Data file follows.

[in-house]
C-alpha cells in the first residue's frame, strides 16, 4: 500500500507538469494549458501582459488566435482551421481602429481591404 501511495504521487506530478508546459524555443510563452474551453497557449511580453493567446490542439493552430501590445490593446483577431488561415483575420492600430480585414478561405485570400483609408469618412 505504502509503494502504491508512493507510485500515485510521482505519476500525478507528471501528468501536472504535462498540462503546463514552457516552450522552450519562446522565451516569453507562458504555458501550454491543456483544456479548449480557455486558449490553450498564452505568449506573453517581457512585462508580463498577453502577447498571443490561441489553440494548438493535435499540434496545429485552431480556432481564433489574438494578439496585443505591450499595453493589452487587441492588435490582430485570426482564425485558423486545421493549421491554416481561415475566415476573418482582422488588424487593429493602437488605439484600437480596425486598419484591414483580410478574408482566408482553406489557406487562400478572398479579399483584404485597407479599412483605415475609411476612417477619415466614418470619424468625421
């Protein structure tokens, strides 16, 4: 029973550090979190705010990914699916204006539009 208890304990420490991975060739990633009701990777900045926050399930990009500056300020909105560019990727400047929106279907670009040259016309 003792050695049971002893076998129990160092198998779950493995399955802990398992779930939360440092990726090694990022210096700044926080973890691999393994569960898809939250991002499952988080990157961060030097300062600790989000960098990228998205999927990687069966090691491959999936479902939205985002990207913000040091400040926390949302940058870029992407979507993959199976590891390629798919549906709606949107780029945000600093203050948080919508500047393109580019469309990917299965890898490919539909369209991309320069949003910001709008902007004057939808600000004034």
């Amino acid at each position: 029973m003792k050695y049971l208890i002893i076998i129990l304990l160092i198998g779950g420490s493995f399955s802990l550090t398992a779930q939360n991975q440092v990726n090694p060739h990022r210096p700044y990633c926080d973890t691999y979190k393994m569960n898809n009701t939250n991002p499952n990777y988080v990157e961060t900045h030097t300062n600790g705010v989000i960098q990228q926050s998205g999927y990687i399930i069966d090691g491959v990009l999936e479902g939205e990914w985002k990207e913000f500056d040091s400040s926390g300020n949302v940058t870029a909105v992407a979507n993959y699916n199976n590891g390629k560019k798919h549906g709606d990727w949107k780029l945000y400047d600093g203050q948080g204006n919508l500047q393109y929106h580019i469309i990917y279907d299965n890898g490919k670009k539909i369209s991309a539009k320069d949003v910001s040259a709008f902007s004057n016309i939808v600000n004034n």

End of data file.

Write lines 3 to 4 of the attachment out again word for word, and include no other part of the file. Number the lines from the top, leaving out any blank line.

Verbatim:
């Protein structure tokens, strides 16, 4: 029973550090979190705010990914699916204006539009 208890304990420490991975060739990633009701990777900045926050399930990009500056300020909105560019990727400047929106279907670009040259016309 003792050695049971002893076998129990160092198998779950493995399955802990398992779930939360440092990726090694990022210096700044926080973890691999393994569960898809939250991002499952988080990157961060030097300062600790989000960098990228998205999927990687069966090691491959999936479902939205985002990207913000040091400040926390949302940058870029992407979507993959199976590891390629798919549906709606949107780029945000600093203050948080919508500047393109580019469309990917299965890898490919539909369209991309320069949003910001709008902007004057939808600000004034």
């Amino acid at each position: 029973m003792k050695y049971l208890i002893i076998i129990l304990l160092i198998g779950g420490s493995f399955s802990l550090t398992a779930q939360n991975q440092v990726n090694p060739h990022r210096p700044y990633c926080d973890t691999y979190k393994m569960n898809n009701t939250n991002p499952n990777y988080v990157e961060t900045h030097t300062n600790g705010v989000i960098q990228q926050s998205g999927y990687i399930i069966d090691g491959v990009l999936e479902g939205e990914w985002k990207e913000f500056d040091s400040s926390g300020n949302v940058t870029a909105v992407a979507n993959y699916n199976n590891g390629k560019k798919h549906g709606d990727w949107k780029l945000y400047d600093g203050q948080g204006n919508l500047q393109y929106h580019i469309i990917y279907d299965n890898g490919k670009k539909i369209s991309a539009k320069d949003v910001s040259a709008f902007s004057n016309i939808v600000n004034n």